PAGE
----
Interest Rates: 6 – 10 percent of the loan amount (for comparison, SBA loan interest rates range from 7.25 – 9.75 percent)
Down Payment: 10 – 25 percent of the loan amount
Benefits of Seller Financing for Buyers
Seller financing can be beneficial for buyers in many ways. In some cases, seller financing can be even more advantageous than traditional financing methods. Below are some of the advantages buyers see with seller financing:
- Better access to financing. Sellers are usually more willing than banks to offer financing to individuals who may not meet the strict financial requirements banks require. As a result, buyers who may have been denied by banks are still able to pursue their dreams of business ownership.
- Better financing terms. Usually, interest rates and down payments are lower with seller financing. What’s more, sellers are often highly motivated to close the deal and can be persuaded to make loan terms more appealing to a buyer, whereas banks have strict terms based on eligibility criteria.
- Faster close times. Processes drive banks, and traditional business loans have multiple layers of approval that must be completed before funds can be distributed. As a result, it can take up to six months to receive funds from a bank loan. Sellers are motivated to close the deal as quickly as possible and will want to keep the financing process moving forward.
Combining Financing Methods to Fill in Gaps
Since seller financing will usually only offer up to 60 percent of the total asking price, potential buyers need to find a way to fill the funding gap including coming up with a down payment. Many will choose to apply for a traditional business loan (like an SBA loan), and since they’ll only be asking for a portion of the total price, their odds of approval are higher.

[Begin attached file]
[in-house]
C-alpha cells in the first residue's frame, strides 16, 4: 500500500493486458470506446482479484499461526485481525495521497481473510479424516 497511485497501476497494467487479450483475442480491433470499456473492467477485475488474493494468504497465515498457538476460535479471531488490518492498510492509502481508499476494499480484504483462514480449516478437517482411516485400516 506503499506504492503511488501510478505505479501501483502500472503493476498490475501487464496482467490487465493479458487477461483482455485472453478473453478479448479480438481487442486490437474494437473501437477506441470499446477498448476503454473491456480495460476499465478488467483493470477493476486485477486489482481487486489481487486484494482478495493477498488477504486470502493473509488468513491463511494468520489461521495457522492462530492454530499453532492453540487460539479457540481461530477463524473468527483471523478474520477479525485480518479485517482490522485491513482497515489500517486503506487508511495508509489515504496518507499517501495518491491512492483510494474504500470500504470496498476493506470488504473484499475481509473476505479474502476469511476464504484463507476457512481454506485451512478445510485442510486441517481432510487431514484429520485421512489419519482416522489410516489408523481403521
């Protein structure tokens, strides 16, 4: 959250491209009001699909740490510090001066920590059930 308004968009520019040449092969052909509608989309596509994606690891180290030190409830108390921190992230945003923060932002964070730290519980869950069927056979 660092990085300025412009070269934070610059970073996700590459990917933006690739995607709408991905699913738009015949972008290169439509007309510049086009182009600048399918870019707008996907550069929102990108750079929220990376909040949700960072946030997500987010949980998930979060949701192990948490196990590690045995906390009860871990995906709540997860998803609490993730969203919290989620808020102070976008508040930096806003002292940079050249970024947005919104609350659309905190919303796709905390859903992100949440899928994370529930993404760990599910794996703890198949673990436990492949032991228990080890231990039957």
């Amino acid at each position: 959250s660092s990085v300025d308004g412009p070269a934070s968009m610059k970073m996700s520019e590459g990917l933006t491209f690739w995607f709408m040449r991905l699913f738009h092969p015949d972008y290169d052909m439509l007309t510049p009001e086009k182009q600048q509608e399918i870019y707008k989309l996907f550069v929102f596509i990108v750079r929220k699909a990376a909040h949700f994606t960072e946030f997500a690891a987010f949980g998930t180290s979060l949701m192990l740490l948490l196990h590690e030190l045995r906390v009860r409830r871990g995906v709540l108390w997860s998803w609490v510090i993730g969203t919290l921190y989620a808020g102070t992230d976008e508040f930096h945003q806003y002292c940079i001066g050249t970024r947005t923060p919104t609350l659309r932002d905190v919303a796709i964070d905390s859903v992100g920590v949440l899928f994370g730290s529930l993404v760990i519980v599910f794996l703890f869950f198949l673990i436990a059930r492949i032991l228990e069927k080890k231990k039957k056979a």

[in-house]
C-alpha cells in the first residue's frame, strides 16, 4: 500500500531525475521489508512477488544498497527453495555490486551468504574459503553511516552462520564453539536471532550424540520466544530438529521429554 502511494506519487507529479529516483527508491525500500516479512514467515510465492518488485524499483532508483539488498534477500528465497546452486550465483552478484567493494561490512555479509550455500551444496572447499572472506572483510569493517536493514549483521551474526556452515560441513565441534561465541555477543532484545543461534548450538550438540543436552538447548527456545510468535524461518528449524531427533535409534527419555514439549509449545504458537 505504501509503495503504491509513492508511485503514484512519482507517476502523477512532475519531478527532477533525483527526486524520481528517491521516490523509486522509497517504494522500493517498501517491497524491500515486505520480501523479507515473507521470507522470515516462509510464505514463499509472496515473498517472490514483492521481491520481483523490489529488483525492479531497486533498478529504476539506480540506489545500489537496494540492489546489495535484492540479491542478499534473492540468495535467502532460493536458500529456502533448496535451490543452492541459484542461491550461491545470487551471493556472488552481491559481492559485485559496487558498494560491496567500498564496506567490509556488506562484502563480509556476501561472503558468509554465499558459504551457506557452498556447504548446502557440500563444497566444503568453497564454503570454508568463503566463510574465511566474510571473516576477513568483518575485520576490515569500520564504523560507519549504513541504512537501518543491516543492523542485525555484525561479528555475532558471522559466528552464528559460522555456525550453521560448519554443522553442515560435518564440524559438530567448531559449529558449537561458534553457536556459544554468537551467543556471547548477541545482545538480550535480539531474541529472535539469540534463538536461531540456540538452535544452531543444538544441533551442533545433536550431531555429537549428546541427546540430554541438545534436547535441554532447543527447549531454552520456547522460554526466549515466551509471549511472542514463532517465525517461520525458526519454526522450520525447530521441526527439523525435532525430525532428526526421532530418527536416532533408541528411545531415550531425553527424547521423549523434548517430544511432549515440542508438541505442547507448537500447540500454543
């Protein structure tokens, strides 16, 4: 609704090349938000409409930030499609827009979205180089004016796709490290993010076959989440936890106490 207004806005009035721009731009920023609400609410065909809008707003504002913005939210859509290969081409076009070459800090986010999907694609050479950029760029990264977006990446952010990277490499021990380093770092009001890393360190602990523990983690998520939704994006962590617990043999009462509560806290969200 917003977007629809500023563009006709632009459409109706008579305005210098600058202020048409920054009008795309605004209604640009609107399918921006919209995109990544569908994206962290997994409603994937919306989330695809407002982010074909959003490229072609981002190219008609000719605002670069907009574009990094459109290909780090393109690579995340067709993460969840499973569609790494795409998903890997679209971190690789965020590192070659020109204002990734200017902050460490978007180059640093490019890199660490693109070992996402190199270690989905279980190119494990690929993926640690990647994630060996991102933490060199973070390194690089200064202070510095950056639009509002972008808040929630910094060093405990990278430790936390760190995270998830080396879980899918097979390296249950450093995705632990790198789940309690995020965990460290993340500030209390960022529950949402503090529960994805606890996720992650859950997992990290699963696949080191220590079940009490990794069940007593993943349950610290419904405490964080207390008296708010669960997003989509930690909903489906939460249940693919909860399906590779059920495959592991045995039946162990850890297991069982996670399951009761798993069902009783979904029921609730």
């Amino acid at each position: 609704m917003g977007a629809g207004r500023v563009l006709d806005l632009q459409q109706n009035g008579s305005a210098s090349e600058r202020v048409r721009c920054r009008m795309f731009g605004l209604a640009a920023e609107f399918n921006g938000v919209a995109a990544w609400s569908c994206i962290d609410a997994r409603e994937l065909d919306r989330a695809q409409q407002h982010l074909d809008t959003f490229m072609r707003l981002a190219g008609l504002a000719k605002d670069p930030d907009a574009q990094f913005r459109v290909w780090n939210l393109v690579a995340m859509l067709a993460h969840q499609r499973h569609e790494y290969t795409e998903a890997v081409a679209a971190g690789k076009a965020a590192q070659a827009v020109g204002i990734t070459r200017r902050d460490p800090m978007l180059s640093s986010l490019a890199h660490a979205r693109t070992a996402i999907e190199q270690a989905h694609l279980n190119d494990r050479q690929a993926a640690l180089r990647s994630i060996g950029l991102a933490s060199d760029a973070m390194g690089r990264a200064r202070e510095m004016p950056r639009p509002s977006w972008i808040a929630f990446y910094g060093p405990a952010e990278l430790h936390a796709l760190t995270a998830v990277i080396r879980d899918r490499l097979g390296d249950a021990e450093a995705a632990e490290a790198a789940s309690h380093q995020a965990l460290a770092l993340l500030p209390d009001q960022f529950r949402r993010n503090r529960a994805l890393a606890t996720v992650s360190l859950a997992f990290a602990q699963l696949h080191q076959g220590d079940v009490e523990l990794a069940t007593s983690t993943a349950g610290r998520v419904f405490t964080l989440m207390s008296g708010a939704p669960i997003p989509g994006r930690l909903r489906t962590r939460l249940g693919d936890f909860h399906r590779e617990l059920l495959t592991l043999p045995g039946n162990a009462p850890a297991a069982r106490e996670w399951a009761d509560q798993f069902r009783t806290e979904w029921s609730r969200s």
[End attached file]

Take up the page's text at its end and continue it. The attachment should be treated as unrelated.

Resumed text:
401(k) business financing (also known as Rollovers for Business Start-ups or ROBS) is another great option. ROBS allows business buyers to use their existing pre-tax retirement funds to buy a business without incurring tax penalties or early withdrawal fees. This allows the buyer to minimize the amount of debt they’re taking on, which can set them and their new business up for success with lower debt payments.
Benefits of Seller Financing for Sellers
For business sellers who want to sell their business quickly, offering seller financing can dramatically widen the pool of potential buyers. Here are some of the benefits of seller financing for sellers:
- Attract more buyers. Because sellers can be more lenient when it comes to financing requirements, more buyers will be able to afford to buy the business.
- Faster closing times. As stated above, seller financing can move much faster because it is not dependent on a bank’s drawn-out approval process. Financing can move forward as quickly as the seller receives a potential buyer’s information and decides to approve them for financing.
- Higher selling price. With the seller having control over the financing amount, they’ll also be able to ask for a higher price for their business without it affecting timeline or approval. What’s more, sellers will receive interest on the loan amount that they otherwise would be missing out on.
- Tax benefits. With seller financing, sellers receive monthly payments for their business drawn out over months or years. Reporting such incremental gains as opposed to large lump sums has tax benefits, including lowering income taxes (in comparison to a lump sum).
Tools for Seller Financing
There are a wide variety of tools and resources available to those pursuing seller financing. For buyers who need to secure additional financing, a small business financing firm like Guidant Financial can help buyers explore funding options and pre-qualify a buyer for their eligible funding options.
Seller financing is becoming more and more common in small business sales and offers a bevy of benefits to both sellers and buyers. The process may be a bit more intensive for sellers as it involves vetting potential buyers for financing worthiness, but the value it provides often outweighs any downside.